The use of open source software solutions has made it easier for land survey organisations in Denmark, Finland, Iceland, Norway and Sweden to work together, according to Jani Kylmäaho and Jari Reini, from the National Land Survey of Finland. These organisations are now starting to co-develop software, using Github to work on a visualisation editor for web map layers (styled layer descriptor, SLD).
This SLD editor will be developed by the Finnish land survey and Sweden's Lantmäteriet, with support from Norway's Kartverket and Denmark's Geodatastyrelsen. Their Initial work - topographic map background data and SLD presentations - is made available on Github, under the Creative Commons licence.
The editor is developed as part of the European Location Framework (ELF), a EU co-funded project that aims to "provide up-to-date, authoritative, interoperable, cross-border, reference geo-information for use by the European public and private sectors."
Joint open source development is one of the aims of the Nordic Open Source Initiative Network (NOSIN), a network started by the Nordic land surveys in 2010. The group began with sharing the national spatial information catalogues. The surveys in Denmark, Finland, Norway and Sweden were all considering to using GeoNetwork Opensource as their catalogue application, and through NOSIN they contacted the Dutch and Scottish government's land registers, which are also developing solutions based on GeoNetwork Opensource.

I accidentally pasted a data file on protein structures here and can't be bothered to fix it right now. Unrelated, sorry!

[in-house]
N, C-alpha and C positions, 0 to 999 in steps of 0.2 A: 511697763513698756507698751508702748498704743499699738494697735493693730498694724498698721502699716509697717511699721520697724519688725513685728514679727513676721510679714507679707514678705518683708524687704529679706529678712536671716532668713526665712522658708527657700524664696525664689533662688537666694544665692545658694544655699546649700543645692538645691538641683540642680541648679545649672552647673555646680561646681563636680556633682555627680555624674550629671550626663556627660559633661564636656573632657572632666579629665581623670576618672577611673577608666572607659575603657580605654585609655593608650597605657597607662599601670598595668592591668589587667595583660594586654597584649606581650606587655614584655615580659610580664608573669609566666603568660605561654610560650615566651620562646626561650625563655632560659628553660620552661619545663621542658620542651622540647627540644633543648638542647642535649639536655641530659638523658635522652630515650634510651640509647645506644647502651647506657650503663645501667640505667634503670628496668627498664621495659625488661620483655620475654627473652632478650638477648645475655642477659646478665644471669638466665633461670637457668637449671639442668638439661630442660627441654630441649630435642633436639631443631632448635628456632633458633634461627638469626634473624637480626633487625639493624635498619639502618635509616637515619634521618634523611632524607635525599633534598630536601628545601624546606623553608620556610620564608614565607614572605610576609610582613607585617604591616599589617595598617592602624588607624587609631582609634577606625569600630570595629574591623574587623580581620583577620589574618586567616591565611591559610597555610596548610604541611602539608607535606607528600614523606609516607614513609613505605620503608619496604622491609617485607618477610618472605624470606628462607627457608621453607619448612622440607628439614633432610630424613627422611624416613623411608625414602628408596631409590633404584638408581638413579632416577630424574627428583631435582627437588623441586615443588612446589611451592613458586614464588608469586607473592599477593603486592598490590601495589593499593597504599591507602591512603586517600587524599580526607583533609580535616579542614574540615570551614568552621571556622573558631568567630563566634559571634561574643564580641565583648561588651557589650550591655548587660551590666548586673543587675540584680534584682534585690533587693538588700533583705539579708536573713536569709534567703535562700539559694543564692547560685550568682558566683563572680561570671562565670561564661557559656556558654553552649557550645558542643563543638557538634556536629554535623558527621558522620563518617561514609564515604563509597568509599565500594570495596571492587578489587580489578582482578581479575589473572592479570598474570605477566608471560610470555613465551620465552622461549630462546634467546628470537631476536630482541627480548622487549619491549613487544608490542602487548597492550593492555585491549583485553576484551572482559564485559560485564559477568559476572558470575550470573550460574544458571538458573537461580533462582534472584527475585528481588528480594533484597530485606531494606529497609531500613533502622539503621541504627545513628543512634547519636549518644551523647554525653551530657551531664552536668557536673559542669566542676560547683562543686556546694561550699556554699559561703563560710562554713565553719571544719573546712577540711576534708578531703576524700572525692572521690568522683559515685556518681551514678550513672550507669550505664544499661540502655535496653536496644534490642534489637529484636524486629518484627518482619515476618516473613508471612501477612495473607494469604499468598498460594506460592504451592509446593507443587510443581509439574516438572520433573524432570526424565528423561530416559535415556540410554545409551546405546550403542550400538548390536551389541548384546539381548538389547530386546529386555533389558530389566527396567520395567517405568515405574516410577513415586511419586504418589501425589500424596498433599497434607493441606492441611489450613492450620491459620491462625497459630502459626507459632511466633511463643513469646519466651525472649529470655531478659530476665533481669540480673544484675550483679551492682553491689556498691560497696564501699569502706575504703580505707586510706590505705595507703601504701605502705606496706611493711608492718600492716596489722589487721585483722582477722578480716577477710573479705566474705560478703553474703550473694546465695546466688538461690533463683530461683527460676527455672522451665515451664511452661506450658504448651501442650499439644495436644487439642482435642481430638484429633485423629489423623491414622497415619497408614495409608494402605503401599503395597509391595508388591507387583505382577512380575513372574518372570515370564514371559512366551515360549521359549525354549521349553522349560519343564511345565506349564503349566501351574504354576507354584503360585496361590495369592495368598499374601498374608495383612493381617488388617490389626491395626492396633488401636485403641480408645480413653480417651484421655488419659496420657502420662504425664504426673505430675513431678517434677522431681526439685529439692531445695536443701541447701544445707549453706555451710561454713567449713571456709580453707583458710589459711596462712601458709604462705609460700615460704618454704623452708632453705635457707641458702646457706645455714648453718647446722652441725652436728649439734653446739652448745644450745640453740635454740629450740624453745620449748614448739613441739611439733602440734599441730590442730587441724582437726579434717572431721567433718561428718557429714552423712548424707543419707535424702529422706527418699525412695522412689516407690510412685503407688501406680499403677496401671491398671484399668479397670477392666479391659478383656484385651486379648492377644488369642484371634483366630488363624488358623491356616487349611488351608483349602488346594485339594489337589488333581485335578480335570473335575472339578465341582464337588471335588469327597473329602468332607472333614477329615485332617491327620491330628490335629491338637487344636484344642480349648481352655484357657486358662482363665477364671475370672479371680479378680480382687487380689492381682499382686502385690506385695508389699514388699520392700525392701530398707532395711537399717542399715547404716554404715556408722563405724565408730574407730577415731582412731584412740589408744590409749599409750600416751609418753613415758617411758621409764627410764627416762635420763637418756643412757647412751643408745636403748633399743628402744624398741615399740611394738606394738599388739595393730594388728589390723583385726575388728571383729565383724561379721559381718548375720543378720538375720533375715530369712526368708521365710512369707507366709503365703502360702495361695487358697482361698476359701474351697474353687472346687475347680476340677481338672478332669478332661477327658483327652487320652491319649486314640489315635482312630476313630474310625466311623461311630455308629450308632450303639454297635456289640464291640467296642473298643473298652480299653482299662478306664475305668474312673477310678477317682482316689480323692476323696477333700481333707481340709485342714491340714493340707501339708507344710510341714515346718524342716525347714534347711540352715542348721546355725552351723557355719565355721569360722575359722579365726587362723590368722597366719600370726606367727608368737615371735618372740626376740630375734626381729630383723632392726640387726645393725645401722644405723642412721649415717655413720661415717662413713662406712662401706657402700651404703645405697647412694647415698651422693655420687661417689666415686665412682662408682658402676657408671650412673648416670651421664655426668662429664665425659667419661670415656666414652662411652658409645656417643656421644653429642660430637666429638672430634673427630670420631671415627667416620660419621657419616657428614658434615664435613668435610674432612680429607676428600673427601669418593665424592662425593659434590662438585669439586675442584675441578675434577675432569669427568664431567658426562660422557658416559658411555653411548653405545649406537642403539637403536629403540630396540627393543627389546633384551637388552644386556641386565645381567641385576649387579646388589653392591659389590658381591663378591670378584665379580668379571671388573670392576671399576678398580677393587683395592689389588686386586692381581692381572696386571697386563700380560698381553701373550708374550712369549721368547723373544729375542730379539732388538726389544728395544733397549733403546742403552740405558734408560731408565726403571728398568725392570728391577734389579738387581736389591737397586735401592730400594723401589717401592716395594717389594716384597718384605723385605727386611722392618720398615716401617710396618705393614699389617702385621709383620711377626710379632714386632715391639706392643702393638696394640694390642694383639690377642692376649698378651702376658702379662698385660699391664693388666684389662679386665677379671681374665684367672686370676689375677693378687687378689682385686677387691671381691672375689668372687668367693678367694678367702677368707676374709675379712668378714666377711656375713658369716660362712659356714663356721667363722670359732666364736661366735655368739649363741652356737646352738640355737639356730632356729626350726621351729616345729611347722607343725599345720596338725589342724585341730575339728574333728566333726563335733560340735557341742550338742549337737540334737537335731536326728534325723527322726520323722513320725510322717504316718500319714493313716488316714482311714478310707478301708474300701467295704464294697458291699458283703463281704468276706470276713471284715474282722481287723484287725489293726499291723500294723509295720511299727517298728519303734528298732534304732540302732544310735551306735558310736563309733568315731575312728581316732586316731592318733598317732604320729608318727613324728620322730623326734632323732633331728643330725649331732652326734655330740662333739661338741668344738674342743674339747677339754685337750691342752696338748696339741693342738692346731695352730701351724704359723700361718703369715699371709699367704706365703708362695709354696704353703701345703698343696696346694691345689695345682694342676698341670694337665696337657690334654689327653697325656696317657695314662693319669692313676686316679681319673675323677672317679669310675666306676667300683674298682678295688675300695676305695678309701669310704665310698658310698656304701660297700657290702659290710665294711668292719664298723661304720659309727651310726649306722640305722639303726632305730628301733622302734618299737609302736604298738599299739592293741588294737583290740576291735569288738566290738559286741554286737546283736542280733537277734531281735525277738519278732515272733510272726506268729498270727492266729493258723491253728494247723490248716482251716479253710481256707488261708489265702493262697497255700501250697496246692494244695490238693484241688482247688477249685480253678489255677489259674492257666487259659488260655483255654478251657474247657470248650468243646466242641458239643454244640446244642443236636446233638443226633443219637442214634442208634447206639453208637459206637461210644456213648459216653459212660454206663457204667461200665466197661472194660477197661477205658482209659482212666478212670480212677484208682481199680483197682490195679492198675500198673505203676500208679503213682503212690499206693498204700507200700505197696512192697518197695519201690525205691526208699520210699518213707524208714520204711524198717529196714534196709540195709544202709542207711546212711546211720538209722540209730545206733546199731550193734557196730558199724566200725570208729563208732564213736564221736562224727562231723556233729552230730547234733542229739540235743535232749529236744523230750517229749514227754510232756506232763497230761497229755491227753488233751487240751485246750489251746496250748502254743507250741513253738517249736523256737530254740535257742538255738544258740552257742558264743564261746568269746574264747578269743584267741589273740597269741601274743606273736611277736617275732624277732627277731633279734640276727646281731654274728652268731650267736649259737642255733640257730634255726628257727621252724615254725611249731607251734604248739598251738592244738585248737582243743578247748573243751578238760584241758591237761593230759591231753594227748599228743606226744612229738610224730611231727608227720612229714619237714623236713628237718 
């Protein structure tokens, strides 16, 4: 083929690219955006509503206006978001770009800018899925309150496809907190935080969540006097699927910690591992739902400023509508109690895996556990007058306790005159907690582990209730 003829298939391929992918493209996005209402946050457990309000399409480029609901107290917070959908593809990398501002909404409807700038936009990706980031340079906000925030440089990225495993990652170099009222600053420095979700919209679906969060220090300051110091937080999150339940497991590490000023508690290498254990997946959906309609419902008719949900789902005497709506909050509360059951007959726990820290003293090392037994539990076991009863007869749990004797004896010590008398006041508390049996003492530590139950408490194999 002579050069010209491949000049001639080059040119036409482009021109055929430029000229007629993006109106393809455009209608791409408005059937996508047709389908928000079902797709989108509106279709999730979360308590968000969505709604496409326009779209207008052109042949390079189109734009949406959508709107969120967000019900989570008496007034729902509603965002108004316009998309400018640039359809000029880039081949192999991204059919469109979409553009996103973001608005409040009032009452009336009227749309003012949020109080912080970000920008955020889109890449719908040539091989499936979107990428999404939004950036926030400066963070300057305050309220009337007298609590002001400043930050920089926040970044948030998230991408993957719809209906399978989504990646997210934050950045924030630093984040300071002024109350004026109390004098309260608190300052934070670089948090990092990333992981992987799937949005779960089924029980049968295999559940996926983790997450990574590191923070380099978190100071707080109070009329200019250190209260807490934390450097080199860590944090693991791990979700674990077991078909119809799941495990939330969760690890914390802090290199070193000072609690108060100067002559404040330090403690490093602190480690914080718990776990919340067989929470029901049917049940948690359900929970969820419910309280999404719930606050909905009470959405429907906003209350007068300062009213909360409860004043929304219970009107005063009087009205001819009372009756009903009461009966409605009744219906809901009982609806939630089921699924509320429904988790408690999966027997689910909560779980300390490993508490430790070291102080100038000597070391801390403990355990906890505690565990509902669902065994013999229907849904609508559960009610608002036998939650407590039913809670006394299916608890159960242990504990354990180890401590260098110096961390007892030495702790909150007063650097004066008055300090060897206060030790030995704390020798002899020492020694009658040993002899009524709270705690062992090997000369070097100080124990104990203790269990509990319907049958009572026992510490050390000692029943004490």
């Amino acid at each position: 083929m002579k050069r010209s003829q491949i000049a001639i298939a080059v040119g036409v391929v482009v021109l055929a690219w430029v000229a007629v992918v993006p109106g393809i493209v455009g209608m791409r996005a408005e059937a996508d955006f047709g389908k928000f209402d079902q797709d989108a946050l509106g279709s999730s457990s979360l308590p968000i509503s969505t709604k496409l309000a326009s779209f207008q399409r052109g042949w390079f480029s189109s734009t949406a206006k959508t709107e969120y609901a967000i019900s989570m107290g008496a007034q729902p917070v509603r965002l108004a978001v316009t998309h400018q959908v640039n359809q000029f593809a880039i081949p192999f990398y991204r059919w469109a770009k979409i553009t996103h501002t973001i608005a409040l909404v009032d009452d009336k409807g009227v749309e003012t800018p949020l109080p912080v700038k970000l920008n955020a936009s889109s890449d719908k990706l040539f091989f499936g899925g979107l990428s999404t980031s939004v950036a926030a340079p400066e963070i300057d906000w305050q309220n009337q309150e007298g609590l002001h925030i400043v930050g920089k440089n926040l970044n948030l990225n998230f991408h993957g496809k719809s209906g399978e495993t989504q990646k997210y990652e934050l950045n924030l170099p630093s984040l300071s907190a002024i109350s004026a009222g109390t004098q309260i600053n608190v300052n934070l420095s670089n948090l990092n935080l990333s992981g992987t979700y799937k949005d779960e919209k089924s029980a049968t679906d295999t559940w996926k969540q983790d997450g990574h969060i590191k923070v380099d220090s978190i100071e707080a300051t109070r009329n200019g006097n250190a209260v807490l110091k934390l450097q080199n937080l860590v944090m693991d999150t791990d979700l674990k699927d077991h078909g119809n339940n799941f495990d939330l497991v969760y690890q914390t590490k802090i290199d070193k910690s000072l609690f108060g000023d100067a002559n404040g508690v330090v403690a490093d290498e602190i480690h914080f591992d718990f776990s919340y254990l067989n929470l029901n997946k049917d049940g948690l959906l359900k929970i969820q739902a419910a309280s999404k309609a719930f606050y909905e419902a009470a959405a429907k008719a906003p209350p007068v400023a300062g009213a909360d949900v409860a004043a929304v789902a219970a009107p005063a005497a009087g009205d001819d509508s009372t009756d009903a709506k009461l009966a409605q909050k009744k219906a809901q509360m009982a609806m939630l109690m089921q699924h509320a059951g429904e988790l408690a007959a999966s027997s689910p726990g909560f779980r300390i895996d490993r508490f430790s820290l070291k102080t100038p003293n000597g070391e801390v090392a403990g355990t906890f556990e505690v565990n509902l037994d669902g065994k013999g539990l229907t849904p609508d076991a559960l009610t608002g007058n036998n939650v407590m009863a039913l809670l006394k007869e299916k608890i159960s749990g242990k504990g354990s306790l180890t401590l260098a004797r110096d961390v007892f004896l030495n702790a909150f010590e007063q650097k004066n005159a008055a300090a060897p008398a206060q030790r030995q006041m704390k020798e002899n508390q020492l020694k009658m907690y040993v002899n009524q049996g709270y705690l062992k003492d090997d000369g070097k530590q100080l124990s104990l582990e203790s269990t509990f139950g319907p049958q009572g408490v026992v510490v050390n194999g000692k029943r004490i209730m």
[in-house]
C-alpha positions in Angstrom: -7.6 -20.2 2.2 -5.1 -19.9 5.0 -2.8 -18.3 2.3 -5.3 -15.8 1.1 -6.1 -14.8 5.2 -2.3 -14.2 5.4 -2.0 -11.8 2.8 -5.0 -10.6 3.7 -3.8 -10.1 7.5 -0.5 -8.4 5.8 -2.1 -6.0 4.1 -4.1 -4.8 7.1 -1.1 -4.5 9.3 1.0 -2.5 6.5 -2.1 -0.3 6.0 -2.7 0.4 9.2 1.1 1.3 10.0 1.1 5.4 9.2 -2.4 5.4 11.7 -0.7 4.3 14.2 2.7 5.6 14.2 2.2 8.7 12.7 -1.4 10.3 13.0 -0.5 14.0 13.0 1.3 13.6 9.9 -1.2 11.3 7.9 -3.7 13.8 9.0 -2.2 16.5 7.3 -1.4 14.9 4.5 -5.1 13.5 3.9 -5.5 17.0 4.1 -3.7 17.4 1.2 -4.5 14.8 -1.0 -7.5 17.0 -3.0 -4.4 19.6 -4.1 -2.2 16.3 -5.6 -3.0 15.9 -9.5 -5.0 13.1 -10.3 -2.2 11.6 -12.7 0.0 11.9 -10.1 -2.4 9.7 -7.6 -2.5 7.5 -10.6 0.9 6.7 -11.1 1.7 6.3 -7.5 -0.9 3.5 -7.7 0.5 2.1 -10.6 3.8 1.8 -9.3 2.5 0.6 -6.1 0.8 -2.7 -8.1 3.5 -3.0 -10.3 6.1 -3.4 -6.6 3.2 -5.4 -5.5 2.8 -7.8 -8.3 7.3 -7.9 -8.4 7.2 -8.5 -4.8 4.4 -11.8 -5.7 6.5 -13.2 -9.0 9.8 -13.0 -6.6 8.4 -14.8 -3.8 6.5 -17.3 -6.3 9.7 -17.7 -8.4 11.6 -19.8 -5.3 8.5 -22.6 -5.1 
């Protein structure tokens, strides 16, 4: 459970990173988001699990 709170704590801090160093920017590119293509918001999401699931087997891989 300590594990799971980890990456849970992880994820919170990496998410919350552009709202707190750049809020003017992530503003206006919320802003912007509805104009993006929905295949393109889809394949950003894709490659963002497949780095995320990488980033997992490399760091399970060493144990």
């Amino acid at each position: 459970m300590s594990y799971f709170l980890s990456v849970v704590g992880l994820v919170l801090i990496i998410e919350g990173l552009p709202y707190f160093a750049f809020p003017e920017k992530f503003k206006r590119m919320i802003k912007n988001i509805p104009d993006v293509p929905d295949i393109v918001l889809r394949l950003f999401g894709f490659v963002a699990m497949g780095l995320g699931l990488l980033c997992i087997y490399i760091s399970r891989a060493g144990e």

In NOSIN the land surveys also test joint projects, share download services and work on OpenSearch. The group members also exchange ideas on solutions for authentication and authorisation, and discuss potential new tools, including Oskari, a browser based geographic map display solution.
The start of work on the SLD editor was announced by Jani Kylmäaho, speaking at the Inspire conference, which took place in the Danish city of Ålborg from 16 to 20 June.
According to the spatial data expert, the NOSIN group is also now considering implementing open source solutions for instant messaging, to boost collaboration. He hopes this will help the group figure out how to handle joint procurement and purchase agreements, with some aspects of software development being outsourced.
The biggest advantages of using open source include getting rid of IT vendor lock-in, Kylmäaho said in Ålborg. Being able to contribute to the project speeds up development, bugs get fixed faster and improvements are quickly shared. "The community of an established project is constantly improving the software."
Switching to open source requires public administrations to assess the maturity and size of these communities. He recommends building close ties and not carrying out development in isolation. "If you do further developments to the software without integrating into the main project, there is extra work involved in keeping up with main version releases", he said.